What is it?
The i30N is the first hot hatch from a marque with a full works entry in the World Rally Championship, and therefore something to be taken very seriously indeed. That Hyundai’s aim has been to cram in as much performance for the least possible cost to buyers should also have your ears pricked up.
Why now? Well, the brand is on something of a roll, recording an 87% increase in European sales in the past five years. To build on that success and translate rally podiums into profit, it’s now launching a performance arm – N.
Enter Albert Biermann, long-time boss of BMW’s performance arm – M. He’s the type of man who expects the ‘ESC off’ button in a car to actually mean ‘off’ (in the i30N, it does) and yet recognises that, in 2017, a five-door hot hatch needs to be usable to be a hit in showrooms. This machine is very much his baby and the German’s presence is a major reason for optimism about its ability to entertain.
The fundamental i30N package is nothing out of the ordinary – it’s a five-door hatch with a turbocharged 2.0-litre engine driving the front wheels. What is rather unusual is the level of hardware on offer for modest outlay, with the £24,995 base model getting 247bhp, an electronic limited-slip differential and three-way adaptive suspension. An optional Performance Package sees those figures increase to £27,995 and 271bhp.
As for pace, the standard car hits 62mph from rest in 6.4sec, while the Performance model shaves 0.3sec from that time. Both will hit 155mph and manage around 40mpg combined, says Hyundai.
The five-door bodyshell is the same as that used for the standard i30, with Hyundai claiming it to be already adequately stiff (the N gets underbody strut braces, nevertheless). Wider wheel arches have been grafted on and the N car sits up to 8mm lower.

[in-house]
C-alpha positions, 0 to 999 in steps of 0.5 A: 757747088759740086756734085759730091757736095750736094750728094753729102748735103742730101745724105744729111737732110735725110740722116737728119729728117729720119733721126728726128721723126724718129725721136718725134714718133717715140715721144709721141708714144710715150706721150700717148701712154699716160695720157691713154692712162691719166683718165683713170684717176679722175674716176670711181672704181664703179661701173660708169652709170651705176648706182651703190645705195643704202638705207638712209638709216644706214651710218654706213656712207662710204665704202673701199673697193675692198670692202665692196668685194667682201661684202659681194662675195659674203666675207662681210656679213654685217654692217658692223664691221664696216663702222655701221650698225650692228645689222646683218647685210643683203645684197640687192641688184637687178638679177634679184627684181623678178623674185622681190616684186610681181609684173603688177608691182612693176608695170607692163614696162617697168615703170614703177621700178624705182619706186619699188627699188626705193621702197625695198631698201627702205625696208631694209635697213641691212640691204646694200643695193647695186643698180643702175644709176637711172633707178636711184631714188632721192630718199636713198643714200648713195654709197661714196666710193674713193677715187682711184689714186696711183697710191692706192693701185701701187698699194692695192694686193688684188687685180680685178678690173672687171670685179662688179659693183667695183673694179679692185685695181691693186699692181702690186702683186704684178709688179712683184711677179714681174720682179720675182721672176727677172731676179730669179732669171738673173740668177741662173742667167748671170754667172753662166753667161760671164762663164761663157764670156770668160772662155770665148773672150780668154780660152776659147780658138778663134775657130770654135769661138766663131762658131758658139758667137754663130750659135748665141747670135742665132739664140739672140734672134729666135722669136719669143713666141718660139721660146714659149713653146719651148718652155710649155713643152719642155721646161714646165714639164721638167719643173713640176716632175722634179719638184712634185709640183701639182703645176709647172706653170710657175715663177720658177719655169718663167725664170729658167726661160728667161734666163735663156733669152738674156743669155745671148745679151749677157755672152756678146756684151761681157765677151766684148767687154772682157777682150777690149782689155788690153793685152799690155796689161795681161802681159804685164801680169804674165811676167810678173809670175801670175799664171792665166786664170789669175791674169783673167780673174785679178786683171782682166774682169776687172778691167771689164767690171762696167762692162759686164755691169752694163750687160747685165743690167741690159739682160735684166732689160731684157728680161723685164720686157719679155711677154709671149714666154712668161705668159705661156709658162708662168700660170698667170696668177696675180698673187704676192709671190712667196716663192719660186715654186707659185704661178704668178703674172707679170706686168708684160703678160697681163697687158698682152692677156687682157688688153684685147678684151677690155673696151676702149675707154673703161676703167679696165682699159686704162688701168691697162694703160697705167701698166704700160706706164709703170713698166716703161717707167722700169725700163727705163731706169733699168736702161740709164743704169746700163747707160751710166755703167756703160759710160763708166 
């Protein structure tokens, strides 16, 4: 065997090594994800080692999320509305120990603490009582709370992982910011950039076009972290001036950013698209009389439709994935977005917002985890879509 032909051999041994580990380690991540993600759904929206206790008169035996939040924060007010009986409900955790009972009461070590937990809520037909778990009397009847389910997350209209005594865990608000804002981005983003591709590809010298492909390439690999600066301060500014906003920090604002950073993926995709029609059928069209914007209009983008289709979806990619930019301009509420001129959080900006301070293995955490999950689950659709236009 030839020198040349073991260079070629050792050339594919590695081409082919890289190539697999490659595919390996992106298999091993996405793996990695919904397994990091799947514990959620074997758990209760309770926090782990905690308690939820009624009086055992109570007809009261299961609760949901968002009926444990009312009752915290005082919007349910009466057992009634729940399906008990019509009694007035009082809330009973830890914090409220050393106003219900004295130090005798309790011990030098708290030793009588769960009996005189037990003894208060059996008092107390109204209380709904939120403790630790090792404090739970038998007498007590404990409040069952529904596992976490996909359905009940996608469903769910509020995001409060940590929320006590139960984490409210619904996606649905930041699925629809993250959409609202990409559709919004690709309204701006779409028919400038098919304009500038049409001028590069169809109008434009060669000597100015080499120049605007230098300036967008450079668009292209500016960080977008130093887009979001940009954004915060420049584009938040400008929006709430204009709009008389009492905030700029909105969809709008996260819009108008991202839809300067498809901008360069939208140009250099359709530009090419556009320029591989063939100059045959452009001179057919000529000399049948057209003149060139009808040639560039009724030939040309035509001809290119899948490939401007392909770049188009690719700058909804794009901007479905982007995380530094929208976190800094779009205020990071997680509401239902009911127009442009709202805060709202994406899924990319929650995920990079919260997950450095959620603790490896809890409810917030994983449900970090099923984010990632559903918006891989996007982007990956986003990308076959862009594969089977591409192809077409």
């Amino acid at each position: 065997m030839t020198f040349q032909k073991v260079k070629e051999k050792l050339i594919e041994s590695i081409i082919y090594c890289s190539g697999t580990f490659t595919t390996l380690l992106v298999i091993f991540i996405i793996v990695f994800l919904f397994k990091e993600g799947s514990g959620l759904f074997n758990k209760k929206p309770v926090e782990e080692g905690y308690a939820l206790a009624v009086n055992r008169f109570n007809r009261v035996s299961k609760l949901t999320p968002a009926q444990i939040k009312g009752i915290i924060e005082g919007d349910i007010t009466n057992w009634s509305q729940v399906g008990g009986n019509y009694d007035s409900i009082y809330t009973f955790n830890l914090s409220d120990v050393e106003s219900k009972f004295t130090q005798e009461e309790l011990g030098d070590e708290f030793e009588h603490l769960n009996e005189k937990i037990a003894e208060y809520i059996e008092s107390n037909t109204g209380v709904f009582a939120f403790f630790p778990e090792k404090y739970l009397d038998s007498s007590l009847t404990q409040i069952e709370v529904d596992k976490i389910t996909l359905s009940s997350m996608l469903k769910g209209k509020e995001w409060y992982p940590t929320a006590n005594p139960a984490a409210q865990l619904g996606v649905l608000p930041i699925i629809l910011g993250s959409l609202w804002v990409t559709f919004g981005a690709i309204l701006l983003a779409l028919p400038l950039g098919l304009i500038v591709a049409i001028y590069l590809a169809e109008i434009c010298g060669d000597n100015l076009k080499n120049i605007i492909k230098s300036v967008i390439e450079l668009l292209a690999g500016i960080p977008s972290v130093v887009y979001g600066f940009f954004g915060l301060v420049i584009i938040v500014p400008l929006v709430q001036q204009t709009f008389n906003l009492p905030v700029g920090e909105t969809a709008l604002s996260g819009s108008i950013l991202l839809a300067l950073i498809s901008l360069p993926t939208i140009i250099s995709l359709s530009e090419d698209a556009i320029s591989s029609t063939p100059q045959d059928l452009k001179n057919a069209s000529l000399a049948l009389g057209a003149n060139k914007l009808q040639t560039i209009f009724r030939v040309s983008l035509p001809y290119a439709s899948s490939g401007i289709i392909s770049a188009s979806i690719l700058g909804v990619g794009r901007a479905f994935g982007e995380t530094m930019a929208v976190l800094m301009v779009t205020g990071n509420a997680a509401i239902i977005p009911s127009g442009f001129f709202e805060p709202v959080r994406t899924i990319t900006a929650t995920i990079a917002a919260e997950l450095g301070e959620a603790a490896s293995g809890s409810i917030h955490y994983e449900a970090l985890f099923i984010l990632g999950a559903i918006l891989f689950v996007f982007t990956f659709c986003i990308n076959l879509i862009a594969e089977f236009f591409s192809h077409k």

Aggressive bumpers with deep intakes at the front, a red pinstripe on the splitter and a triangular brake light sat within the gloss-black rear spoiler are other identifiers, although perhaps none are as conspicuous as the N’s rather lovely, and unique, signature colour – Performance Blue. There’s also a choice of 18in wheels (shod in Michelin Pilot Super Sport tyres) or 19in options (bespoke Pirelli P Zero).
Components for the car’s upgraded brakes, fettled engine, toughened-up six-speed gearbox, reinforced clutch and sophisticated suspension are all either built in-house or supplied by Korean firms with whom Hyundai has a close relationship. It might have been developed at the Nürburgring, but the i30N’s physical form is refreshingly home-grown, and that’s helped it undercut the competition.
The car is also highly configurable, with settings for the e-differential, engine map, exhaust, suspension, steering and ESC. All in all, there are 1944 combinations, although by default they’re grouped into Eco, Normal, Sport and a hardcore N mode. There’s also an N Custom mode, with which you can deploy your favourite settings at the touch of a button.